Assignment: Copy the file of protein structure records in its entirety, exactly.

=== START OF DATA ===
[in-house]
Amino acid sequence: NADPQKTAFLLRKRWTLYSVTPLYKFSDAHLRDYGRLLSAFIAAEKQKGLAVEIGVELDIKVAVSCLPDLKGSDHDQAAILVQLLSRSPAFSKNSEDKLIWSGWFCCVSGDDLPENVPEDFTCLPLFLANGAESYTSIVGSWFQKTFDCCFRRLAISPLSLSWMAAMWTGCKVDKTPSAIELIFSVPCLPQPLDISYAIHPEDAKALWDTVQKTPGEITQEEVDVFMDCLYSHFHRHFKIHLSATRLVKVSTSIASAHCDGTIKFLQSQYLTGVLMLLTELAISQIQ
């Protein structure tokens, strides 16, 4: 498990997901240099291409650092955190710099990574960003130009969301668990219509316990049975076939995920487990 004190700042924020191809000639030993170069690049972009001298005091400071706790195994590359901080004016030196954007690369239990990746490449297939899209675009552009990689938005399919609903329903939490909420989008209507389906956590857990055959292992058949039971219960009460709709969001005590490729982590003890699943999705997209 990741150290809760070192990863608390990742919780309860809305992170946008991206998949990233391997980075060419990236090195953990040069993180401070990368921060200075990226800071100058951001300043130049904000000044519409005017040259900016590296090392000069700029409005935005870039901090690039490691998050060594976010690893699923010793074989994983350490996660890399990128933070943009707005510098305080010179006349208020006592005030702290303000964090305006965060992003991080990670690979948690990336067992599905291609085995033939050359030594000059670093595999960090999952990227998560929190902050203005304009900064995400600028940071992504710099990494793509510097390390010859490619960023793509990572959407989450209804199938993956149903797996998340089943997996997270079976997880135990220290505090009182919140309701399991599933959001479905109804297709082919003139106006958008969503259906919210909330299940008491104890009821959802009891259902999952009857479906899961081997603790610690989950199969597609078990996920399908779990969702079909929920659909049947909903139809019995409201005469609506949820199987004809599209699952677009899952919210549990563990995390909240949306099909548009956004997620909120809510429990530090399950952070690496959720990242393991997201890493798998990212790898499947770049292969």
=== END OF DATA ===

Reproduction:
[in-house]
Amino acid sequence: NADPQKTAFLLRKRWTLYSVTPLYKFSDAHLRDYGRLLSAFIAAEKQKGLAVEIGVELDIKVAVSCLPDLKGSDHDQAAILVQLLSRSPAFSKNSEDKLIWSGWFCCVSGDDLPENVPEDFTCLPLFLANGAESYTSIVGSWFQKTFDCCFRRLAISPLSLSWMAAMWTGCKVDKTPSAIELIFSVPCLPQPLDISYAIHPEDAKALWDTVQKTPGEITQEEVDVFMDCLYSHFHRHFKIHLSATRLVKVSTSIASAHCDGTIKFLQSQYLTGVLMLLTELAISQIQ
């Protein structure tokens, strides 16, 4: 498990997901240099291409650092955190710099990574960003130009969301668990219509316990049975076939995920487990 004190700042924020191809000639030993170069690049972009001298005091400071706790195994590359901080004016030196954007690369239990990746490449297939899209675009552009990689938005399919609903329903939490909420989008209507389906956590857990055959292992058949039971219960009460709709969001005590490729982590003890699943999705997209 990741150290809760070192990863608390990742919780309860809305992170946008991206998949990233391997980075060419990236090195953990040069993180401070990368921060200075990226800071100058951001300043130049904000000044519409005017040259900016590296090392000069700029409005935005870039901090690039490691998050060594976010690893699923010793074989994983350490996660890399990128933070943009707005510098305080010179006349208020006592005030702290303000964090305006965060992003991080990670690979948690990336067992599905291609085995033939050359030594000059670093595999960090999952990227998560929190902050203005304009900064995400600028940071992504710099990494793509510097390390010859490619960023793509990572959407989450209804199938993956149903797996998340089943997996997270079976997880135990220290505090009182919140309701399991599933959001479905109804297709082919003139106006958008969503259906919210909330299940008491104890009821959802009891259902999952009857479906899961081997603790610690989950199969597609078990996920399908779990969702079909929920659909049947909903139809019995409201005469609506949820199987004809599209699952677009899952919210549990563990995390909240949306099909548009956004997620909120809510429990530090399950952070690496959720990242393991997201890493798998990212790898499947770049292969």